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News | 05 May 2020

Scouts and COVID-19: How we're facing challenging times together

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Six weeks on since we suspended face to face meetings and activities, Chief Executive, Matt Hyde, and UK Chief Commissioner, Tim Kidd, talk frankly about the pressures facing the movement, locally and nationally.

They highlight the actions and difficult decisions we’re taking to protect our future, how we’re supporting members, while celebrating your great generosity, resilience and spirit in adversity. 

These are extraordinary times. COVID-19 has triggered a national and global emergency that has affected every single one us. We first need to acknowledge our fantastic NHS and the key workers doing such incredible work on the front line. But we’d like to look here, specifically, at how this crisis has affected our movement.  

As Scouts we’re naturally optimistic. You’ve proved this in your incredible response to this crisis, continuing to deliver meetings virtually and in your generosity - fundraising for Hike to the Moon. You have raised an astonishing £320,000 for BBC Children in Need and Comic Relief, which will be match funded by the government, supporting the communities that need it most. You’ve truly proved that Scouts are among our country’s shining lights – living our promise to help other people.  

Unprecedented challenges

But we cannot deny that these are incredibly challenging times for our movement – financially, logistically and, indeed, in terms of the impact on our members’ wellbeing. We must therefore be realistic and practical too. We will not sugar coat the challenging situation we find ourselves in. Without a clear end to the situation in sight, the future of our movement is at stake.

Keeping perspective

We know that many families across the UK are facing very difficult times too – either losing loved ones, coping with illness or employment uncertainty. Let’s keep that in our minds, and keep everything in perspective. Nothing is more important than the safety and wellbeing of our families and friends.

Let’s be frank. We must take action now to protect our movement. We need to adapt the way we work, change our thinking and reprioritise. Why? Because Scouting is simply too important to risk. Doing nothing or carrying on as before, is not an option.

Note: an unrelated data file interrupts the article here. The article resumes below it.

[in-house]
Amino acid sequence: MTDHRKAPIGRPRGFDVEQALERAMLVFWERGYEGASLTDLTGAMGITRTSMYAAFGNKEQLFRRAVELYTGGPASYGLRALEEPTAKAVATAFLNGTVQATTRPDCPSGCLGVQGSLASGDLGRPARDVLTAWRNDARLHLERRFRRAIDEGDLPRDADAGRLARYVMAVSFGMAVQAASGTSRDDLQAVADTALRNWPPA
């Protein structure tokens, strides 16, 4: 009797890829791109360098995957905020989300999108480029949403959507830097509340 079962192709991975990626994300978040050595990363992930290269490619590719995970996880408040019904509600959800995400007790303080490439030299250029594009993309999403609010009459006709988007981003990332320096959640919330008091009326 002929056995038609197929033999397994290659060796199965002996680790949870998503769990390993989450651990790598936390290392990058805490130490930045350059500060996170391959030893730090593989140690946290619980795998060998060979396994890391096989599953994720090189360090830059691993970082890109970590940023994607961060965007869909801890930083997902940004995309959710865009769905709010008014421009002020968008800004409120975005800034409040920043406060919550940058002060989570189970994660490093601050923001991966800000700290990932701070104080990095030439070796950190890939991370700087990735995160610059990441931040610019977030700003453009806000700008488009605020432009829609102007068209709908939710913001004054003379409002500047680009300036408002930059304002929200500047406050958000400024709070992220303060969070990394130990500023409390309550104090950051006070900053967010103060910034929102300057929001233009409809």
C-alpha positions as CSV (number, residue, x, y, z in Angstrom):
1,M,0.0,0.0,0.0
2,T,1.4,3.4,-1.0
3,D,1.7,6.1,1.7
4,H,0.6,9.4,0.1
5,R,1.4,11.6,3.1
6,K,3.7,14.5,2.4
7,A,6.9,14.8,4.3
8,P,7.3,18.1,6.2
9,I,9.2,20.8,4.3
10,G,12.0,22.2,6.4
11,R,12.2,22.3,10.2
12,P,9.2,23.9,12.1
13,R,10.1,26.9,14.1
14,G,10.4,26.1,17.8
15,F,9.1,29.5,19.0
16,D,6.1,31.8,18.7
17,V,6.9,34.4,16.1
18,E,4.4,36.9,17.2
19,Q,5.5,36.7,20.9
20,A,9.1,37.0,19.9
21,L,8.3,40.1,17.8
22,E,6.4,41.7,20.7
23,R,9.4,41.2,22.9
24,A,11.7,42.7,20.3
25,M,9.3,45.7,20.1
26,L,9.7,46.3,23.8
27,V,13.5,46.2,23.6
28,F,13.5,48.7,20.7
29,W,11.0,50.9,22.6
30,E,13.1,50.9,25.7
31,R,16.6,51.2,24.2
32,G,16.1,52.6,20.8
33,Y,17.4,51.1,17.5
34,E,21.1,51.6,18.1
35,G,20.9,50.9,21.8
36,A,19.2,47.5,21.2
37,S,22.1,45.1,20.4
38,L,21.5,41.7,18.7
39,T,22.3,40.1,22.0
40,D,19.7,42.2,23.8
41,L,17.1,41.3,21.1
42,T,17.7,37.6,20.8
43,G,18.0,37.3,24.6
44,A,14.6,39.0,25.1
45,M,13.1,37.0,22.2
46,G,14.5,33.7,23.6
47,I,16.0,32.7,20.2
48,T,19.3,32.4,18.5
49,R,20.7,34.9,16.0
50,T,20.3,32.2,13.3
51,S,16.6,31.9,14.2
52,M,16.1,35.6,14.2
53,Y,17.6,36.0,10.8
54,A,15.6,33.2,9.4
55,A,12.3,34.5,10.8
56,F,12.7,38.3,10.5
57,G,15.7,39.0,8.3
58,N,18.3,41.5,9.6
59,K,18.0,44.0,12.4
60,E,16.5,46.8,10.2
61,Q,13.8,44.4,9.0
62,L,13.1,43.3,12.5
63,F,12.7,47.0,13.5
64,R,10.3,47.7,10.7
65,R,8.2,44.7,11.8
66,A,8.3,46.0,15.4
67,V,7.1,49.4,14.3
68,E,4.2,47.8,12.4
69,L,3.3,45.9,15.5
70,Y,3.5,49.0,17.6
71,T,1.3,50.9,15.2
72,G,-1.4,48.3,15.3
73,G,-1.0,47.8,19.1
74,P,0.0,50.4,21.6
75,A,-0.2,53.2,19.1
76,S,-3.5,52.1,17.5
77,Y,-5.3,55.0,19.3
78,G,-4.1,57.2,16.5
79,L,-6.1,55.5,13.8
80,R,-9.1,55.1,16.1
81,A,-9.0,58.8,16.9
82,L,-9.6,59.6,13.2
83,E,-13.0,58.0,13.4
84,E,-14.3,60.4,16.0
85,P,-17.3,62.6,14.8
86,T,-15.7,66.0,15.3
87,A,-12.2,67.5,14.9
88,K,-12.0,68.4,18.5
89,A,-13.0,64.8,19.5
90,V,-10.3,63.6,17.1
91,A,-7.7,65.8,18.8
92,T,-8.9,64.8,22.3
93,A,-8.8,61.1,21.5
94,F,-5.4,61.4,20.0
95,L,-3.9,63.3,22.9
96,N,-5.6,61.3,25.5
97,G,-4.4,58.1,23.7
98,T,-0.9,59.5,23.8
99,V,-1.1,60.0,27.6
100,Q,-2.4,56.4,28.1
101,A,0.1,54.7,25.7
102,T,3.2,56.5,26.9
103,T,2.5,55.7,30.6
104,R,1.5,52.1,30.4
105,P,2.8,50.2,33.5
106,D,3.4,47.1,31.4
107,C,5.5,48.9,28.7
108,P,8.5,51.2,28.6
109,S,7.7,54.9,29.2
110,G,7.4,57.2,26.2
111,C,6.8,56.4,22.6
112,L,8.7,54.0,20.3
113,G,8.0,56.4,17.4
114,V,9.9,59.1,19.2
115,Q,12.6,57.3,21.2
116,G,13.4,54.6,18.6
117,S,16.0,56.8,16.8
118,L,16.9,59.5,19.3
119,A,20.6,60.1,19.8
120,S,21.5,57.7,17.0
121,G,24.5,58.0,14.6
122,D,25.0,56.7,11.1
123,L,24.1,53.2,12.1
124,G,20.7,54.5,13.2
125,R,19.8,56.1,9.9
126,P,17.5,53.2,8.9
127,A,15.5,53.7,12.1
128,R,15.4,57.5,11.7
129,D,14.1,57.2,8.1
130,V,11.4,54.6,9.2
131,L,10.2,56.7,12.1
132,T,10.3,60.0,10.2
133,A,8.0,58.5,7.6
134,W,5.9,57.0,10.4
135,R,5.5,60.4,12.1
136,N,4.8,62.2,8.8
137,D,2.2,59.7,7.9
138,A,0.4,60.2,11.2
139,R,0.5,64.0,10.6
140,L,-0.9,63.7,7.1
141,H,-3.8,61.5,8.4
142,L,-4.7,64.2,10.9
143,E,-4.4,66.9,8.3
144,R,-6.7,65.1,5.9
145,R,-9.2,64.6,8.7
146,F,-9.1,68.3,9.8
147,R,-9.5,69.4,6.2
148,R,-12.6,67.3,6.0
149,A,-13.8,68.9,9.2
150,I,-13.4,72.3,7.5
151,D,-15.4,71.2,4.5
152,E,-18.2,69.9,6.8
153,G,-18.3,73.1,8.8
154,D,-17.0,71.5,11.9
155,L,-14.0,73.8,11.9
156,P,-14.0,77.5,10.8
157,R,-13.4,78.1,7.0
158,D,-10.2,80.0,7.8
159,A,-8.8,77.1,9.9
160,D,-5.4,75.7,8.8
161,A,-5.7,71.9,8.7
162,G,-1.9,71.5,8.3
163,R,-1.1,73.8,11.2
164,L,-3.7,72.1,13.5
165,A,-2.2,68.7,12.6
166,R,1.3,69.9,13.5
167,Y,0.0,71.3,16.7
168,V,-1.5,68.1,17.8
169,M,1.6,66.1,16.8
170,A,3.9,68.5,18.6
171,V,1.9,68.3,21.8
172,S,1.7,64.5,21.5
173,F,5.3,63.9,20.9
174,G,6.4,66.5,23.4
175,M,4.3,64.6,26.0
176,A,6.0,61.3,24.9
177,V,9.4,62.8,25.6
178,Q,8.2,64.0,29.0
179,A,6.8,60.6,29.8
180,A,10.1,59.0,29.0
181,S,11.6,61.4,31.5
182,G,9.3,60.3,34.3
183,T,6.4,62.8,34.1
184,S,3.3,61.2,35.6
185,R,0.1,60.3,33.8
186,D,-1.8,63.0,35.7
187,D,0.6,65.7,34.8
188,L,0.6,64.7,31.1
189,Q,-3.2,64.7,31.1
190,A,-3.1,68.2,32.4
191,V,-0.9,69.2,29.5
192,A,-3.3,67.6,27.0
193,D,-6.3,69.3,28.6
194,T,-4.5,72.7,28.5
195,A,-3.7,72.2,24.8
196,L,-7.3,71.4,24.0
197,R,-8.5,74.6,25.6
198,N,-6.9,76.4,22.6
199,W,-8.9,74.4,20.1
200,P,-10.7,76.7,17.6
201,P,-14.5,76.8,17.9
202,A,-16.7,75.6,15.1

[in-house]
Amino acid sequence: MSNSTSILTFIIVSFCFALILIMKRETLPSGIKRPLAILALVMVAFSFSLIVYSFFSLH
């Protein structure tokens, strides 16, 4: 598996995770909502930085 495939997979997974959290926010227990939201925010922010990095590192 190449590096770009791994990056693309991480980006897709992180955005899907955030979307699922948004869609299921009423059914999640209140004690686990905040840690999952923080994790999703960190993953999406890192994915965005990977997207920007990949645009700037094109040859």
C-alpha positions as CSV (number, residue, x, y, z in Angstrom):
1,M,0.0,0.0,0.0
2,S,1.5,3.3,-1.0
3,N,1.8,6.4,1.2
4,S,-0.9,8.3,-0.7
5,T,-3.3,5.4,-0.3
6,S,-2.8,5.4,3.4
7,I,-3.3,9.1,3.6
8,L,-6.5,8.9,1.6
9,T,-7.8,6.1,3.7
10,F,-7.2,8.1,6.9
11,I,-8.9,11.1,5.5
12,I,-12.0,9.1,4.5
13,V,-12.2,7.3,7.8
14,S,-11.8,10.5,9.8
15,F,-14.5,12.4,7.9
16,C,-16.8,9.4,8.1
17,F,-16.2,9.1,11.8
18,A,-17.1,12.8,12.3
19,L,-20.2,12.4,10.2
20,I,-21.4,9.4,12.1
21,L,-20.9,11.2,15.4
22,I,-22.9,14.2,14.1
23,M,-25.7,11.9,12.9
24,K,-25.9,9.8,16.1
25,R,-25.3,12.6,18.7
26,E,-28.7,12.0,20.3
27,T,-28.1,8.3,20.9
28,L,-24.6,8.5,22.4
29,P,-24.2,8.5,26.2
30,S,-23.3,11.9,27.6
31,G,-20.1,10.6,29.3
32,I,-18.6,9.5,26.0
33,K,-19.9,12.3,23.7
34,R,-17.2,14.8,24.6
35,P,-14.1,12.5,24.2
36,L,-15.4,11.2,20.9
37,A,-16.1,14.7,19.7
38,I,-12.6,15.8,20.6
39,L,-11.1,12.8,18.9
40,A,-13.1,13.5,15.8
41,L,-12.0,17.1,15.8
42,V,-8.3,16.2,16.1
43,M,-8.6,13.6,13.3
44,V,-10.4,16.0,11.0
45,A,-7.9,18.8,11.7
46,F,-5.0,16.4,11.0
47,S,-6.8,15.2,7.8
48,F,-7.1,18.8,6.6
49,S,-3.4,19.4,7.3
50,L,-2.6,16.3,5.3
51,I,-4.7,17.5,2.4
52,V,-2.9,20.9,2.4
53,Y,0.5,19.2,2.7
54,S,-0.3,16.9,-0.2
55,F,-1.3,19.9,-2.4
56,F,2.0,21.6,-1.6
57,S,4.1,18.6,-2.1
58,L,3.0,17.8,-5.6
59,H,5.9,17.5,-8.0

Supporting those most in need

Our primary focus now is protecting the parts of the movement most affected by the current crisis. We’ve opened 1,280 new sections in our most deprived communities in the past five years. These very groups, and others who have unexpectedly found themselves in a difficult situation due to the impact of COVID-19, are now under threat. Thank you to the 1,900 volunteer managers who completed the survey last week, giving us a clear picture of where there is the greatest need.

Lobbying government, trusts and funds for new income

We are committed to finding ways to support local Scouting, particularly in areas of deprivation or where there are communities made vulnerable by this crisis. However, there’s no existing pool of money at Headquarters to distribute. That’s why we’re working round the clock to identity new sources of income. We’re in active conversation with Government, the National Lottery Community Fund, trusts, foundations and other funding bodies around the UK to identify new sources of income to support you. We’ll share details as soon as we know more.

What support is available now?

If your Scout Group is registered for business rates (often these are Groups that have sole ownership of a property) then up to £10,000 may be available to you from a scheme called the Retail, Hospitality and Leisure Grant Fund. You can find out how to apply for this here. Please do seek this help. This money has been specifically set aside for supporting local community services, including Scouts. 

We also encourage you to claim Gift Aid. Only 2,500 Groups have claimed Gift Aid on donations. This is a valuable source of income, especially at a time like this. Find out how you can claim for donations made over the last four years. The average claim per year is £2,360, so the benefit is significant.